Date Thesis Awarded
Honors Thesis -- Open Access
Bachelors of Science (BS)
Administrative boundaries - i.e., states, counties, or districts - are fiat boundaries; they exist purely as defined by human interpretation. Because of this, and despite their critical importance to government functions, the accuracy of data products claiming to represent such boundaries is difficult to measure. Here, I explore this topic using three boundary data sets: the open source geoBoundaries data set, the humanitarian UN OCHA’s Common Operational Datasets (COD), and Esri’s commercial administrative divisions 0 and 1 data sets in the Living Atlas. The accuracy of each was quantified as the percent overlap between each data set and an authoritative source, boundaries from the UN’s Second Administrative Level Boundaries programme. The authoritative source is considered the most accurate boundary data set available, but is limited in both temporal and spatial coverage, and has a restrictive license type. Overlap was calculated for every division on a feature-by-feature basis. These values were then averaged to country, level, and dataset wide values. The analysis revealed that at the country scale, Esri had a mean match of 89%, while geoBoundaries had a match of 82%, and UN OCHA COD had a match of 77%. Similarity between the three datasets and UN SALB was also measured at the administrative level, where Esri had the highest similarity at the ADM0 level (99.6%) and the ADM1 level (86.9%), and geoBoundaries has the highest similarity at the ADM2 level (87%). This research introduces a baseline into the literature, and helps to establish potential future directions for overcoming other challenges related to this topic.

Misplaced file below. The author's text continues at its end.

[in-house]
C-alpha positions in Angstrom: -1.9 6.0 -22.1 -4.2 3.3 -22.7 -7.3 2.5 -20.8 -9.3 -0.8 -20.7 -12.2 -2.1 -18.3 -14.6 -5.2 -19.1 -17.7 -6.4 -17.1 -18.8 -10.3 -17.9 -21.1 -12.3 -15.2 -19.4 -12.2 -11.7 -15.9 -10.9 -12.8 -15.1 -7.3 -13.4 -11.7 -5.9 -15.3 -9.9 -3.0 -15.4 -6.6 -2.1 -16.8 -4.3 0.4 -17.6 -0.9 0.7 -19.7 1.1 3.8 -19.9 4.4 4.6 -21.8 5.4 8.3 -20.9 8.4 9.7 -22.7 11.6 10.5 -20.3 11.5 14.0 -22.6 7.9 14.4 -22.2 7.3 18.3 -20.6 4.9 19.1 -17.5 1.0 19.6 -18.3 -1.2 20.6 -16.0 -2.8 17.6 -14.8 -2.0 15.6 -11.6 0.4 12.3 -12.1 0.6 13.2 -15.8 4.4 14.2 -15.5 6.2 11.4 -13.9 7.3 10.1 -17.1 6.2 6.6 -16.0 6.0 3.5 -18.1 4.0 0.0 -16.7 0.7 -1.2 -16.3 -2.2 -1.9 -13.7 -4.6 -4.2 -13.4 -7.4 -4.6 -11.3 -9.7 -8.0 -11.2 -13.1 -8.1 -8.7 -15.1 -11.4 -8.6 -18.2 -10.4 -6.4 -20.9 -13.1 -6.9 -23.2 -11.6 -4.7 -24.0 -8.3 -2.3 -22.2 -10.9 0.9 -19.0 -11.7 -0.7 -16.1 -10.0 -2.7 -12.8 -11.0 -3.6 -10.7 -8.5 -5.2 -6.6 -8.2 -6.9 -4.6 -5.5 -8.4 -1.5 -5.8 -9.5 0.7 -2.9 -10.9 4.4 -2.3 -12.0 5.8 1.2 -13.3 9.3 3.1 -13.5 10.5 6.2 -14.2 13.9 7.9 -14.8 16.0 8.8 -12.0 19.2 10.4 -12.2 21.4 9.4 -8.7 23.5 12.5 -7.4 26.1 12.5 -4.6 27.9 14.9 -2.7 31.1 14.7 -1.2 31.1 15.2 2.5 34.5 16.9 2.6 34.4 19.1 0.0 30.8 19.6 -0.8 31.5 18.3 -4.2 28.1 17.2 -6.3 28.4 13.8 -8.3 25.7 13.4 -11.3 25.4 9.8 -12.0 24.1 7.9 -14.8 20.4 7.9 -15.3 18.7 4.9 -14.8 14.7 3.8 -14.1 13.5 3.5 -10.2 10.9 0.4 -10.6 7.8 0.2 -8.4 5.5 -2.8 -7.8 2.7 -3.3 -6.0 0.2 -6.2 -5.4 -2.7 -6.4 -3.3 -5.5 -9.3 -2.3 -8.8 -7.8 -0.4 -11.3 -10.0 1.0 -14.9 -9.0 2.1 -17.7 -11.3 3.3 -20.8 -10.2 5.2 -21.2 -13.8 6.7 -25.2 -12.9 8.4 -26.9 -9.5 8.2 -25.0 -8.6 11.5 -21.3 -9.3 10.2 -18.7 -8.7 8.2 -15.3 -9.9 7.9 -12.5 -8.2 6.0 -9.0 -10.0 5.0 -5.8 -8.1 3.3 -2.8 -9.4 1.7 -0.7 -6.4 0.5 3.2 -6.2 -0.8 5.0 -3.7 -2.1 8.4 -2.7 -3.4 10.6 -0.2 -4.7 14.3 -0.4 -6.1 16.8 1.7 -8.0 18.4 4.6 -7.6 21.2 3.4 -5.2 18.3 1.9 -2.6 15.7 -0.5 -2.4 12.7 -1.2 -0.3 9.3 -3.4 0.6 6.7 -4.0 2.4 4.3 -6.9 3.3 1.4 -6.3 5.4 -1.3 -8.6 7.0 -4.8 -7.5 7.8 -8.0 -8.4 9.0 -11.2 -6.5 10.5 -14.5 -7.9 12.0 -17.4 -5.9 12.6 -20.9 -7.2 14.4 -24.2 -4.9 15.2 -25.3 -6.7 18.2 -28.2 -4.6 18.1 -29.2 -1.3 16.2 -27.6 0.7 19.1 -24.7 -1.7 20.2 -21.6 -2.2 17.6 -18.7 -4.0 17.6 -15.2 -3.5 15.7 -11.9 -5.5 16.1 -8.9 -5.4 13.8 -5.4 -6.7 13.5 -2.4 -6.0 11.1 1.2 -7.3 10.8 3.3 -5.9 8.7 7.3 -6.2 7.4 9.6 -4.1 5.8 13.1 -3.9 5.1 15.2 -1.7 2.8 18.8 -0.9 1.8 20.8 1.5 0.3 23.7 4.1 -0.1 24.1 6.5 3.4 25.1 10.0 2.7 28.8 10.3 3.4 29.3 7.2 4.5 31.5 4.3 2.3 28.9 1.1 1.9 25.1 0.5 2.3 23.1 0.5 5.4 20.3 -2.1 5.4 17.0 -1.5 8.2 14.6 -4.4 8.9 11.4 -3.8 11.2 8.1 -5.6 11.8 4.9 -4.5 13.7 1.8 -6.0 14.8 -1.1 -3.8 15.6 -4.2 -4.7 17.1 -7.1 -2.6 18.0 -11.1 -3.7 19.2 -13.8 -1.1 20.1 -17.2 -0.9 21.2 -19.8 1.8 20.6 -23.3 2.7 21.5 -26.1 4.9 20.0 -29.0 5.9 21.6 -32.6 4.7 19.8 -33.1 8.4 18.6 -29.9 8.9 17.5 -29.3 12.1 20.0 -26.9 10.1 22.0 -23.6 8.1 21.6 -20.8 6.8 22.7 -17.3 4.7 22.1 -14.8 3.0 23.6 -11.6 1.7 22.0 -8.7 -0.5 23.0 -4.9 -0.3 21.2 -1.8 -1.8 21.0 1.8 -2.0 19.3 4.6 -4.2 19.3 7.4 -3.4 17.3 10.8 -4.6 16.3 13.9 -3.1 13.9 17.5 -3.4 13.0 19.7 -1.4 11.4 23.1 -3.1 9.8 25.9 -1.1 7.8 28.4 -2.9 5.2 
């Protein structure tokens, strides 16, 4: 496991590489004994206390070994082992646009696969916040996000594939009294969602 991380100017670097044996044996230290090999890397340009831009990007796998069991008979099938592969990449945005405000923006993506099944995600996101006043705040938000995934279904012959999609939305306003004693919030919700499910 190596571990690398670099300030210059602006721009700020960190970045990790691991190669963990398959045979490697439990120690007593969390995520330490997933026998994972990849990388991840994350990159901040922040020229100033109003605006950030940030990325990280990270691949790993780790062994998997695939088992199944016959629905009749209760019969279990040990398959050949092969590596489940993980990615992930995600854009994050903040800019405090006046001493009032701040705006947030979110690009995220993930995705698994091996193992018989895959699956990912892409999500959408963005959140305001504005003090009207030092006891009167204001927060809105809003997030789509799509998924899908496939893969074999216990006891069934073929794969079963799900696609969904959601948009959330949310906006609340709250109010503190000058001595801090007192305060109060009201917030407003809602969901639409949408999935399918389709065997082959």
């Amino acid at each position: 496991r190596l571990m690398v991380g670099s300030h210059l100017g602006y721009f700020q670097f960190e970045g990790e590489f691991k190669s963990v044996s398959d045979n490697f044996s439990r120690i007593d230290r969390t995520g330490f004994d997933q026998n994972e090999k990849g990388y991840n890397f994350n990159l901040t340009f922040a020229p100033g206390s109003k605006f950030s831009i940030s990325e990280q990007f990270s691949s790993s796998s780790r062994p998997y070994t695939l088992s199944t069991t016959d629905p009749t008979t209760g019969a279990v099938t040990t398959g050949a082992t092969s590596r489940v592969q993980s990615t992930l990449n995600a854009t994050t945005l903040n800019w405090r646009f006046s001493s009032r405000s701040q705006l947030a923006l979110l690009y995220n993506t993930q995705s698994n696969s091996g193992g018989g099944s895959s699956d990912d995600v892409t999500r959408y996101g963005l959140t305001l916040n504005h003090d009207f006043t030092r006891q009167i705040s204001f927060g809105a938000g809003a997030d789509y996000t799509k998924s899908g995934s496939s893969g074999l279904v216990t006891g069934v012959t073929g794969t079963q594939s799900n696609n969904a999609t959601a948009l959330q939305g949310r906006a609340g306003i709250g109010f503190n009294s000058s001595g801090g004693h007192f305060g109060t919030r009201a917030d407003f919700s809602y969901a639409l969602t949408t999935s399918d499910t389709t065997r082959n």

Troup, Lydia, "Considering the Accuracy of Fiat Boundaries: Ontology and Quantification" (2023). Undergraduate Honors Theses. William & Mary. Paper 2059.